Eating Vegetarian In Thailand – The Good, The Bad, and The Looks Of Complete Confusion

 

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My husband and I have eaten a mostly vegetarian diet for many years, and we go through phases of being completely vegetarian, simply not wanting or needing to eat meat. In fact, it is usually when we experience difficulties in getting good vegetarian food that we start to eat a bit of fish or lean meat in addition to our basic diet of vegetables, eggs, and occasionally grains.

Travelling in Thailand was one of those times when eating vegetarian became quite difficult.

We started our first big Thailand trip on the tourist island of Koh Lipe, in the Andaman Sea, quite close to Langkawi.

On Koh Lipe, there were several places which understood the word “vegetarian”, and could provide dishes which didn’t contain any meat, or meat products. All of these places were owned and run by foreigners, though.

At this stage in our travels, we hadn’t learned more than a few phrases in Thai, so we could say “no meat” and “no MSG”, but subtleties like “please don’t use fish sauce in the stir-fry vegetables” were quite beyond us.

Fish sauce is a staple of Thai cooking, and it shows up in the most surprising places – for example, in the papaya salad!

On Koh Lipe, we found an Indian restaurant which was very good quality (and one which definitely wasn’t, but that is another story). Most Hindus in India are completely vegetarian, so Indian is always a good cuisine choice for tasty and filling vegetarian food. You won’t find Indian restaurants, or vegetarian restaurants, outside the tourist areas, though.

Our first exposure to the traditional Thai diet, and their awareness of vegetarianism, came when we went to a small village on the Andaman cost for a homestay visit.

This particular homestay was not the well-organised and regulated Thai homestay that will pop up on your screen if you Google “Thai homestay”. Those ones quite probably have a whole recipe book of vegetarian options!

No, we went to a village where foreigners simply never go.

We were fortunate to have this experience, because we made friends with a man from the village who was working in a resort of Koh Lipe, and he insisted that we visit his home village with him and see for ourselves just how wonderful the area was.

With our friend to translate for us, we were able to have much deeper conversations with the villagers than are normally possible on a homestay visit. He was keen to start bringing tourists to stay in the village, and he asked us to give our hosts feedback on everything we experienced, from the accommodation to the food to the activities.

Modern times have affected the lifestyles of Thai villagers, and these days, despite having large areas of land around their houses, most people grow very little of what they eat themselves. Instead, they go every day to the local market and buy fish, meat, vegetables, rice and spices.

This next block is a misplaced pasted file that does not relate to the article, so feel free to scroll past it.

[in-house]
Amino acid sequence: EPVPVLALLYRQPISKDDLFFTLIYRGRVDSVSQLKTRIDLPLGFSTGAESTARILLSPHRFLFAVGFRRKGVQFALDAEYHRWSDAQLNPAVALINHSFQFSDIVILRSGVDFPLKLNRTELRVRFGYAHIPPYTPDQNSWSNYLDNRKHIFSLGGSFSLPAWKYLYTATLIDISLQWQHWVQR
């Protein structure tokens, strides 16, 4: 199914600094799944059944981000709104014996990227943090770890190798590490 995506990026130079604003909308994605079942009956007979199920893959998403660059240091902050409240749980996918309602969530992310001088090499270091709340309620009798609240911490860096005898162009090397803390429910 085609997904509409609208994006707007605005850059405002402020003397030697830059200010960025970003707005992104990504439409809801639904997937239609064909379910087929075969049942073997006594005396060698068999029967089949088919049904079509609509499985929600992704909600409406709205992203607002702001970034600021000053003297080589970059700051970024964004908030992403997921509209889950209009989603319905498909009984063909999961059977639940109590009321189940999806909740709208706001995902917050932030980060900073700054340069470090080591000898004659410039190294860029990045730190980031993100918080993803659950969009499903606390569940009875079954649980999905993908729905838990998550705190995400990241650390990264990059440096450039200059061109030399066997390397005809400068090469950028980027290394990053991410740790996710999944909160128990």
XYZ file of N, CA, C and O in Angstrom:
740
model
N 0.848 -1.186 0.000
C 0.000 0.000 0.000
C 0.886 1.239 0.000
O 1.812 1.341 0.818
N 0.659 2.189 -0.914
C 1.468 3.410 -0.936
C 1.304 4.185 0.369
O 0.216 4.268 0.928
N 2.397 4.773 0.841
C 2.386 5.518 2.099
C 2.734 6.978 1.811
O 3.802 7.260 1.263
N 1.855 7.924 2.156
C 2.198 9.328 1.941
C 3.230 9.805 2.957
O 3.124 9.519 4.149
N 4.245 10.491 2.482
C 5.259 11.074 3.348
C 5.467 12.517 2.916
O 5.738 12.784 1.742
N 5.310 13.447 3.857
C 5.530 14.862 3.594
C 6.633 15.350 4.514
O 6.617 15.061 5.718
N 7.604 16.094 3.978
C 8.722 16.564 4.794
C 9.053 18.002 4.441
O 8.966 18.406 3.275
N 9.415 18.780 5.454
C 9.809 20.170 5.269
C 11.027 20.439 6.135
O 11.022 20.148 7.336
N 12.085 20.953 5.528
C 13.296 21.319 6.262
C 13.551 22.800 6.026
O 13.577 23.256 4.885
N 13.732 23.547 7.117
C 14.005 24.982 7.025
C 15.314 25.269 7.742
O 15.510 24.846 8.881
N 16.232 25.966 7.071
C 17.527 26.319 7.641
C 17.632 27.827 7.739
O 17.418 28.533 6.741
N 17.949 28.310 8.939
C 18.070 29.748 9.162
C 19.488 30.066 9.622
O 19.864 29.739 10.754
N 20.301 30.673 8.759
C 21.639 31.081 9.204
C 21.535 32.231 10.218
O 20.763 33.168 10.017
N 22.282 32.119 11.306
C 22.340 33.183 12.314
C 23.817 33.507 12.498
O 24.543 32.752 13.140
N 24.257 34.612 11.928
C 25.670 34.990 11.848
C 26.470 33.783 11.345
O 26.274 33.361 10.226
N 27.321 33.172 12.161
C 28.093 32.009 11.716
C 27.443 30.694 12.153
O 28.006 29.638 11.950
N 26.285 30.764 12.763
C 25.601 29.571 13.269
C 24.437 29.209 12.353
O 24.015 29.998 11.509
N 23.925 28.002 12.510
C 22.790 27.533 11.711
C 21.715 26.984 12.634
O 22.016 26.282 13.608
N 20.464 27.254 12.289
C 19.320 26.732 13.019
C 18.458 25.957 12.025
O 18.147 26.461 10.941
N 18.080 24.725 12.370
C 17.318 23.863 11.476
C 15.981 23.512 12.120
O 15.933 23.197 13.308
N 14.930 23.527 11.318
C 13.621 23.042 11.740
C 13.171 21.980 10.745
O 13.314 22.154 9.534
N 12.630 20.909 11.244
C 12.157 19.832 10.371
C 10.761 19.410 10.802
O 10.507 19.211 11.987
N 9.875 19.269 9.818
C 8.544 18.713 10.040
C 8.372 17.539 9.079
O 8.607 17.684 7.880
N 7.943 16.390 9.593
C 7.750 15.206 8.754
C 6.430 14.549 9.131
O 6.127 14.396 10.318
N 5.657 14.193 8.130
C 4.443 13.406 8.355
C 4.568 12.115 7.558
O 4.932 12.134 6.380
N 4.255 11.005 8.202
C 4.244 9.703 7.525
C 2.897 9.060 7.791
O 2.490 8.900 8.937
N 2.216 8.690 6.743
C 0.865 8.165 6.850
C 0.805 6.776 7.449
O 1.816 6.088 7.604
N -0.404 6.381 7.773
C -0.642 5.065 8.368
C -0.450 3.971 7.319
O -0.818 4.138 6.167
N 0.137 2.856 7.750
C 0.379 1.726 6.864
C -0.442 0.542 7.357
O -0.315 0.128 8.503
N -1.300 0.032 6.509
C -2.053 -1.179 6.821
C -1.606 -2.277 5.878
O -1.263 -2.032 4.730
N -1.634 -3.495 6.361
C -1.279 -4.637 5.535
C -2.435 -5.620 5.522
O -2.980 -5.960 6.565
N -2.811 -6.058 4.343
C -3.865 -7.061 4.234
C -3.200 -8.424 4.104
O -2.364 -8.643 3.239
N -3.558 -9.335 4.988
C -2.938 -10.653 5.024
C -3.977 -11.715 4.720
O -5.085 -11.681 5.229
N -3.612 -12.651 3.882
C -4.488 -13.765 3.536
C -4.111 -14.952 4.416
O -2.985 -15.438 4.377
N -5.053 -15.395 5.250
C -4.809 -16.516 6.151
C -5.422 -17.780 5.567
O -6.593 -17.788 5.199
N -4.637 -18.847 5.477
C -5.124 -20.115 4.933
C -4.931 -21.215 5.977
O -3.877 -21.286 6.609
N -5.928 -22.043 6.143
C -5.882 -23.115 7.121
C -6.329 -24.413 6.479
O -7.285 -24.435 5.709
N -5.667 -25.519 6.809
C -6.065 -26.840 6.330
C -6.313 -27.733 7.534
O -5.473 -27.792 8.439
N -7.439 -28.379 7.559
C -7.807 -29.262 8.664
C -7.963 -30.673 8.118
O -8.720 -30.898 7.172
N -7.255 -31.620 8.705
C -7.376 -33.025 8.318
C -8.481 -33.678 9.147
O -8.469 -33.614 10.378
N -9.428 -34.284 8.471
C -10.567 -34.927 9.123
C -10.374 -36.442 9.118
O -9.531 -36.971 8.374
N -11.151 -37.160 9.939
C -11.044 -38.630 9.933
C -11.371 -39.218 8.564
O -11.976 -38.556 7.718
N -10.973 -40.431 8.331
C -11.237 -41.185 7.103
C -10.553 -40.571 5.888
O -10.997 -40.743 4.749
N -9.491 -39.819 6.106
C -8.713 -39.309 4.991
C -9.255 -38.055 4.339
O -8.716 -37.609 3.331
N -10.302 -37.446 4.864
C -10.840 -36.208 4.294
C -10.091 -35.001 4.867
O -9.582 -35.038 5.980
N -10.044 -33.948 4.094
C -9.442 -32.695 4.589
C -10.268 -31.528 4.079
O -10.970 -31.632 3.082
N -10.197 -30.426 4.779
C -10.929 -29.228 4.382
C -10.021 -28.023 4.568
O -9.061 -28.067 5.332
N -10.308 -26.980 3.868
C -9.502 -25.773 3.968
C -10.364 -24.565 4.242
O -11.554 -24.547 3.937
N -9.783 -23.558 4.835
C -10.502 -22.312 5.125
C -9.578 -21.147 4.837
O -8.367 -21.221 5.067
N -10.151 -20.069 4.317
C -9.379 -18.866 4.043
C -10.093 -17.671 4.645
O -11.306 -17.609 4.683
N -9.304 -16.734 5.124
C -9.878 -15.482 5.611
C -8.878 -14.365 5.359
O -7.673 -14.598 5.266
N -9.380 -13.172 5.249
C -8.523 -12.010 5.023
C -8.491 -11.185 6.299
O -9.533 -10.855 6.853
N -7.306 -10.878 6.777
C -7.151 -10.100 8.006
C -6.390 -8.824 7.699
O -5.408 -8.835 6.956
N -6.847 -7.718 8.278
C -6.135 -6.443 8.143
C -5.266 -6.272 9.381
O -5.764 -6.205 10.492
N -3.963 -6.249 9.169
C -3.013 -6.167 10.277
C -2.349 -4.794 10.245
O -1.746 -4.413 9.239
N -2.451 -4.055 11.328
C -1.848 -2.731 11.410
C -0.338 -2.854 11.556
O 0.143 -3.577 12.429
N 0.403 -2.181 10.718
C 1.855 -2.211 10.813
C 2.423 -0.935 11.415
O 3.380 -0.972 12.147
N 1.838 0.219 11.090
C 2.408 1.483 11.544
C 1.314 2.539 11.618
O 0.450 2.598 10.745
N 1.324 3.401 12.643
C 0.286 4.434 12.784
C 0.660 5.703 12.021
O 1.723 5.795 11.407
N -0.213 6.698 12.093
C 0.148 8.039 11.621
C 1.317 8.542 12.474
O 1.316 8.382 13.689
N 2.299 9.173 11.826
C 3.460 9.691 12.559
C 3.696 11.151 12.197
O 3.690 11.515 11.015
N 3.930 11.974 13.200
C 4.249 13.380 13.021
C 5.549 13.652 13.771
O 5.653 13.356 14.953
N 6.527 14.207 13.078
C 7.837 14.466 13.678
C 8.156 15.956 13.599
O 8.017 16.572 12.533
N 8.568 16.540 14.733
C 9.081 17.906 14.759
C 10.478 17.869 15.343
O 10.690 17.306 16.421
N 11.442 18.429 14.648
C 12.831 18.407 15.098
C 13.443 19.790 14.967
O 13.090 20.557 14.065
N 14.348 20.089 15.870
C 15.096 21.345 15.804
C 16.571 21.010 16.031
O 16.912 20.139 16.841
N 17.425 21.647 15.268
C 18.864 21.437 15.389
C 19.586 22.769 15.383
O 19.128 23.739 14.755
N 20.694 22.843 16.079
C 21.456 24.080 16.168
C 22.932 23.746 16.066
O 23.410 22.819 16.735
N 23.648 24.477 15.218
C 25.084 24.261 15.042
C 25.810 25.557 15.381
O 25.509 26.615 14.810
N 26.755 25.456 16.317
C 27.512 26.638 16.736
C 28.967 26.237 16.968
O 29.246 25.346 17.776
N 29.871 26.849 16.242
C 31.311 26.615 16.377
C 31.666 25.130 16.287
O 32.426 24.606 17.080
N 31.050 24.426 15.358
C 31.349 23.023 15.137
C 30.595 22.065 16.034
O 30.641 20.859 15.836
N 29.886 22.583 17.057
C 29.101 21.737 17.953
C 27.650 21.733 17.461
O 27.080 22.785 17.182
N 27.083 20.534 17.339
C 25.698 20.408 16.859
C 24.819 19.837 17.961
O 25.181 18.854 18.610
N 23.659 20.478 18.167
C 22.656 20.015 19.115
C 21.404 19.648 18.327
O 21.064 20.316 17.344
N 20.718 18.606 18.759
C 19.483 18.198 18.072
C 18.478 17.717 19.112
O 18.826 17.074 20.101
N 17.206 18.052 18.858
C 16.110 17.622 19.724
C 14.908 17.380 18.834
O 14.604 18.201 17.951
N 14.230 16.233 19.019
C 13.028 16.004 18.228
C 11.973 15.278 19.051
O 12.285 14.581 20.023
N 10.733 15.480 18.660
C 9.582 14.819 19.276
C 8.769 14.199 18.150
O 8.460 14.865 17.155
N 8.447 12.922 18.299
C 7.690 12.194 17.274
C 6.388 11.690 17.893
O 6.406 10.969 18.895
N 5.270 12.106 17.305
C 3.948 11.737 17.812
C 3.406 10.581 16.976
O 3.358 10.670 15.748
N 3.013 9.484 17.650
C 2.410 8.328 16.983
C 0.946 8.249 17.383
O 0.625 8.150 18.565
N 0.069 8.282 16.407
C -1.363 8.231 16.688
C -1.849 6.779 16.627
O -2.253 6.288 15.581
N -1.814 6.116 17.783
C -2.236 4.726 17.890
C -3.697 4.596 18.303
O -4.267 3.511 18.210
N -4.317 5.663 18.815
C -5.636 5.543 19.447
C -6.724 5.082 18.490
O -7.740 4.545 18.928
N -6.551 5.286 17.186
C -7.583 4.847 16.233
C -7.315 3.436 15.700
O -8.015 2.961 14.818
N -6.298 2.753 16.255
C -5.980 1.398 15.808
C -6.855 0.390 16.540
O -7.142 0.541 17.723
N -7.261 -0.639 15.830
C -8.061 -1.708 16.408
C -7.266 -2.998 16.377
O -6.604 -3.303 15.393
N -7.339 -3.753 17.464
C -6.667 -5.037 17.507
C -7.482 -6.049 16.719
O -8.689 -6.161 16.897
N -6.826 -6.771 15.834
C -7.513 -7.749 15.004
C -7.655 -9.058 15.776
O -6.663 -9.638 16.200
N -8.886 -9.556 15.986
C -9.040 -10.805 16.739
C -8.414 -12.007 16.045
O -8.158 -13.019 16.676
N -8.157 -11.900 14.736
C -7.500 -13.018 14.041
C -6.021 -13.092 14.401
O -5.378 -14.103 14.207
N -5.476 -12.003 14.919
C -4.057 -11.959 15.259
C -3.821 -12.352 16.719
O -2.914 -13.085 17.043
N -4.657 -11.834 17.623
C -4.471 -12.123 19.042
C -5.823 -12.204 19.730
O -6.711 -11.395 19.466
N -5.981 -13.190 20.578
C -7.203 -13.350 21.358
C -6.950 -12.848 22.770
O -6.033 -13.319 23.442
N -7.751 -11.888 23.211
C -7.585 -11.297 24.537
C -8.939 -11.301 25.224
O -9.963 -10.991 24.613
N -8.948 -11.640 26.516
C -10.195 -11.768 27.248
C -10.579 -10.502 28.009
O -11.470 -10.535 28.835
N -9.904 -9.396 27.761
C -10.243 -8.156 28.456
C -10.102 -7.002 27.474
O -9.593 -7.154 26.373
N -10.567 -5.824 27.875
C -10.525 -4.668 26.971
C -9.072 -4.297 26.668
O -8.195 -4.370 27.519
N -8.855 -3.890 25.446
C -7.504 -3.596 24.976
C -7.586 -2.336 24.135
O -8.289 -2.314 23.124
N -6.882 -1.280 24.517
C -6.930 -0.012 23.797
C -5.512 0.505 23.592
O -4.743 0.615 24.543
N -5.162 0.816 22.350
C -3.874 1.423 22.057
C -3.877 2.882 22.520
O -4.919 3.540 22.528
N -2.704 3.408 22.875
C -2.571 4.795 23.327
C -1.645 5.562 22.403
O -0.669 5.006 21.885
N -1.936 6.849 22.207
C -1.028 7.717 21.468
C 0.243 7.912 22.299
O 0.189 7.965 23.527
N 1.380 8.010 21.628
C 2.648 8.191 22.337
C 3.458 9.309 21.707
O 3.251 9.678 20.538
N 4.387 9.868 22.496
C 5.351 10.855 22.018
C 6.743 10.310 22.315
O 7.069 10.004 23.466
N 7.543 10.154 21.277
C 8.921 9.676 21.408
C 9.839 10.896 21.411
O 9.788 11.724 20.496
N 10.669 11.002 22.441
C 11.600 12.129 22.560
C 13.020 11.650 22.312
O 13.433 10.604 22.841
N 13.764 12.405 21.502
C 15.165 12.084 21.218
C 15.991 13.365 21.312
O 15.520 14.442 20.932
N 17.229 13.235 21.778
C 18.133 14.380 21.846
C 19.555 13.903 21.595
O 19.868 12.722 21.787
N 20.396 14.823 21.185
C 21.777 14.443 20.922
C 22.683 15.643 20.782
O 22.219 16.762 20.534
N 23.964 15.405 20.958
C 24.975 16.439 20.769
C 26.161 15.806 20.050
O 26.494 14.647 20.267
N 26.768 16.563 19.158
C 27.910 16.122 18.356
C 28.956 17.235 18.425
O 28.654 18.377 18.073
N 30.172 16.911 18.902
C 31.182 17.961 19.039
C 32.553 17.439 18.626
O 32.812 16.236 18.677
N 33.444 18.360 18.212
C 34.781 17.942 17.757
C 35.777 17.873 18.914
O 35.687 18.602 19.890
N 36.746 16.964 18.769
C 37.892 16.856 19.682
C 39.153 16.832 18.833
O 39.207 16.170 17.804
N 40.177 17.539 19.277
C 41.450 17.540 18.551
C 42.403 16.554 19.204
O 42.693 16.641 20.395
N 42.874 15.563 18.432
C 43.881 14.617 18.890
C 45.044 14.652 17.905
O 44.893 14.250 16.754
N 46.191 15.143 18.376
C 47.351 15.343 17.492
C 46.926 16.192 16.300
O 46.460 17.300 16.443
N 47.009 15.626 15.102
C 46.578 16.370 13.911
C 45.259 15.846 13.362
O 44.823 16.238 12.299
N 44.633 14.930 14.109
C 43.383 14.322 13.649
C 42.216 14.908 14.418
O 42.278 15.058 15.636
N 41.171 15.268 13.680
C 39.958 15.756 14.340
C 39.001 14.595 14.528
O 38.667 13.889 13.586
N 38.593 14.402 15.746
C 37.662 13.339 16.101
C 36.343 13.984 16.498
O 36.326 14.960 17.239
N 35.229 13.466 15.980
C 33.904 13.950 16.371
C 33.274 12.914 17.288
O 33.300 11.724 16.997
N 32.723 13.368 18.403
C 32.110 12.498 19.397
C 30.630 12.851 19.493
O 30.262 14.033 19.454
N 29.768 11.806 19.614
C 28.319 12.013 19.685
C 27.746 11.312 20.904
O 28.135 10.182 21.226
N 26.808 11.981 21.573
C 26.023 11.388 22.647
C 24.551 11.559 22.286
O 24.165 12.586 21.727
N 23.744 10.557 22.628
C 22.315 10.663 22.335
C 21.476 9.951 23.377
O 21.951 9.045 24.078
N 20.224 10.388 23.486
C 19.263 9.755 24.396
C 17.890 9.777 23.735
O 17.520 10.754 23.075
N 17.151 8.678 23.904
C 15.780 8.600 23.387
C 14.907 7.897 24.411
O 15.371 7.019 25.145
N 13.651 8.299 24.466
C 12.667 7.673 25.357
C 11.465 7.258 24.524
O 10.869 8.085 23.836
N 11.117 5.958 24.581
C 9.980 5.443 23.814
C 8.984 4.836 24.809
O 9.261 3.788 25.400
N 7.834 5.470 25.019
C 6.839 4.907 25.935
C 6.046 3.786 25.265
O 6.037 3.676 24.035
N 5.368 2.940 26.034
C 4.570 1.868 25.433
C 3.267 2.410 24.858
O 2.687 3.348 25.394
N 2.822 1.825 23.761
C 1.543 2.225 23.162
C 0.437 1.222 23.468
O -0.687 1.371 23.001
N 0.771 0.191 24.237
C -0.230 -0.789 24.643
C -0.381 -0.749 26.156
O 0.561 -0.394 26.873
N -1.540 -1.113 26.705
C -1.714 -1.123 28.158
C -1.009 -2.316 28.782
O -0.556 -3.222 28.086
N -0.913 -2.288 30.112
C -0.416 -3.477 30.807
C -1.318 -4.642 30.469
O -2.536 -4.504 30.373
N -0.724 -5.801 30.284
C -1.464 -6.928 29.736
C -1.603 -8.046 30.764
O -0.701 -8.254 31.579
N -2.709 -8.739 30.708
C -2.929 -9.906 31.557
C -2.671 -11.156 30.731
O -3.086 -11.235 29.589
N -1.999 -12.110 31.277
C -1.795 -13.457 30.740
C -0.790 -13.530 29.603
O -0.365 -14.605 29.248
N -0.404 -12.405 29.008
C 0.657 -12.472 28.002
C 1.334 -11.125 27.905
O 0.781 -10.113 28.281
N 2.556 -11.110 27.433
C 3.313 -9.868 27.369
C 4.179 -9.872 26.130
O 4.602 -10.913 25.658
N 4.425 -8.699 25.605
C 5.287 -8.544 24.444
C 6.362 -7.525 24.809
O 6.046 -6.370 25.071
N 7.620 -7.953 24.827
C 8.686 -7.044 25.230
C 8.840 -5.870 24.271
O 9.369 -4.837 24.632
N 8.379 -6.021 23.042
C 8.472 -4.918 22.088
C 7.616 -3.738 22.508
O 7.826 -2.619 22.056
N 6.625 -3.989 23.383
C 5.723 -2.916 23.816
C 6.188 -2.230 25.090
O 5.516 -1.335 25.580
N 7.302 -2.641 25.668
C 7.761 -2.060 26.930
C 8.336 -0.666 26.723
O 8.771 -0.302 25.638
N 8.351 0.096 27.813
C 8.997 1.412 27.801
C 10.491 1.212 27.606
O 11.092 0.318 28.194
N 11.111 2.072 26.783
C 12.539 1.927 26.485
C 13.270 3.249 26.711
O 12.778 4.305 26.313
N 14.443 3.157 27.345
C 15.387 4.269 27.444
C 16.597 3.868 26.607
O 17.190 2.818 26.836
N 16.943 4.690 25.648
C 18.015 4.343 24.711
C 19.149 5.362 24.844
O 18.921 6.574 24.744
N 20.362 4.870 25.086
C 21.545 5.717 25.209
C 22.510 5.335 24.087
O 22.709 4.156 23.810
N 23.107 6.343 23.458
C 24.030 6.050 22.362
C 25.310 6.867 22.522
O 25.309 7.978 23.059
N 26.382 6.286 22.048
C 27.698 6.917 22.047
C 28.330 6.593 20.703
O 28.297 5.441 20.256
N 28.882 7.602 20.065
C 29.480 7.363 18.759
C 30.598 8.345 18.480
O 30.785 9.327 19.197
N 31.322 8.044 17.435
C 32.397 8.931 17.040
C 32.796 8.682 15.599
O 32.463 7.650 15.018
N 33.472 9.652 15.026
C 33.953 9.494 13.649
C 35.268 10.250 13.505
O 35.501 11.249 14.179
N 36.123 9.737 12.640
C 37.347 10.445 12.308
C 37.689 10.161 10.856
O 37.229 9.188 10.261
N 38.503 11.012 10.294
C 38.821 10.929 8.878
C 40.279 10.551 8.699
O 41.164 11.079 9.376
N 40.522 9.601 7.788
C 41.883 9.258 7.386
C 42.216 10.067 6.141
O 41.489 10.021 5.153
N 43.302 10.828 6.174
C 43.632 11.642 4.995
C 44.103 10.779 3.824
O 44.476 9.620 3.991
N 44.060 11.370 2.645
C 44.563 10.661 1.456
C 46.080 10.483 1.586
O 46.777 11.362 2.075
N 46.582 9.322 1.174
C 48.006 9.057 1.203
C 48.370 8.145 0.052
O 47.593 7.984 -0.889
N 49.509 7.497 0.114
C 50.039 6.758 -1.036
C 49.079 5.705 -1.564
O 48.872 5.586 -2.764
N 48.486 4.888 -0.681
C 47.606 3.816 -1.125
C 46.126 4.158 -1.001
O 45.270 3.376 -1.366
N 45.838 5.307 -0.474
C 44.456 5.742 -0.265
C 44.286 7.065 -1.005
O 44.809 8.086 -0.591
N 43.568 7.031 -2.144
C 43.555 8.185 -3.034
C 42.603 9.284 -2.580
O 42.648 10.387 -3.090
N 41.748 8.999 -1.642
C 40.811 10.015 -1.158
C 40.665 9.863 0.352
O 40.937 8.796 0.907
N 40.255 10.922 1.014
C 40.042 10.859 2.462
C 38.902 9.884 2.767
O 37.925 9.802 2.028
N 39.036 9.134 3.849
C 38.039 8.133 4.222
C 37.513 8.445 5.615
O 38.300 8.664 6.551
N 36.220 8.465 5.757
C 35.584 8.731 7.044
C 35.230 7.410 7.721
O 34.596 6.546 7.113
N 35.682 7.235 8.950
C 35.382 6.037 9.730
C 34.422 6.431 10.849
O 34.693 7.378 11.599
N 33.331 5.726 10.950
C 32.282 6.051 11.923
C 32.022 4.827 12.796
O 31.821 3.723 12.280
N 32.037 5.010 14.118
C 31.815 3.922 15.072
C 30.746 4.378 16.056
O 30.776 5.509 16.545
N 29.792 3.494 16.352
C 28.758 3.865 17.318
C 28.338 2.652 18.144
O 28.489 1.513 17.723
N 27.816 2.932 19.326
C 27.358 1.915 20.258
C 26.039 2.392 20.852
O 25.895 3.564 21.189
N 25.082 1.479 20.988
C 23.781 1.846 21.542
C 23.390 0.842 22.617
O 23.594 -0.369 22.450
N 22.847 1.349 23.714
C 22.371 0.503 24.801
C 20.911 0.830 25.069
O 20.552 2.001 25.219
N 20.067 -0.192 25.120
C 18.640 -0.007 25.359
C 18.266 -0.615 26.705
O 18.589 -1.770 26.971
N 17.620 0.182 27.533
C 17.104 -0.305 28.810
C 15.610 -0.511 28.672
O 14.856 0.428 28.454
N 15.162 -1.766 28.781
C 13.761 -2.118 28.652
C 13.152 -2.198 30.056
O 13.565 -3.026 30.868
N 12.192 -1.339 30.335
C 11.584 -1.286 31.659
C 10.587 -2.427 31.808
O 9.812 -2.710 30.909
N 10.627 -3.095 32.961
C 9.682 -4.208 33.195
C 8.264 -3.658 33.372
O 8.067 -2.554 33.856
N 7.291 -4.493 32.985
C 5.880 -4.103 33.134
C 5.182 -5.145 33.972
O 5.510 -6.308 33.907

As we were guests in the homes of our friend’s relatives, we simply ate what they ate for most of our stay.

We noticed that our hosts were quite concerned that we didn’t take more than one bowl of rice at each meal. The family members, including our friend, refilled their rice bowl at least once, if not twice, at each meal. We couldn’t imagine eating that volume of white rice every day – we would have gained weight at an alarming rate had we tried to keep up!

Thai culture equates meal with rice to such an extent that the Thai word for “eat” is actually “eat rice”. It is almost impossible for a Thai person to think of eating a meal without eating rice. Even when the meal is papaya salad, or roti, there will be rice available as well.

After an initial bout of alarm “if you don’t eat rice, what DO you eat?”, our hosts accepted that for us, at least 50% of our food volume would be pad pak (stir-fried vegetables).

Towards the end of our visit, with our friend translating, we raised the topic of food preferences and intolerances. If you are going to have homestay guests, we said, you will need to be prepared to cater for people will allergies, and vegetarians.

What is a vegetarian, they asked.

Someone who doesn’t eat meat, we explained.

But they eat fish, though, don’t they?

No, we said, many don’t eat fish either.

There was a bit of discussion in Thai. They don’t eat rice, or meat, or fish, or spicy food … what DO they eat, then?

The notion that someone might be quite happy eating only vegetables and eggs was clearly a new one.

We hope that their future guests who are vegetarians appreciate our efforts in bringing the notion to the Thai countryside!

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Jenny Ford Hale

Jenny Hale is an executive coach, who specialises in helping her clients meet their financial goals without sacrificing their physical, mental, emotional and spiritual health. She is currently a permanent traveller, and her journal can be found at Travelling Light .






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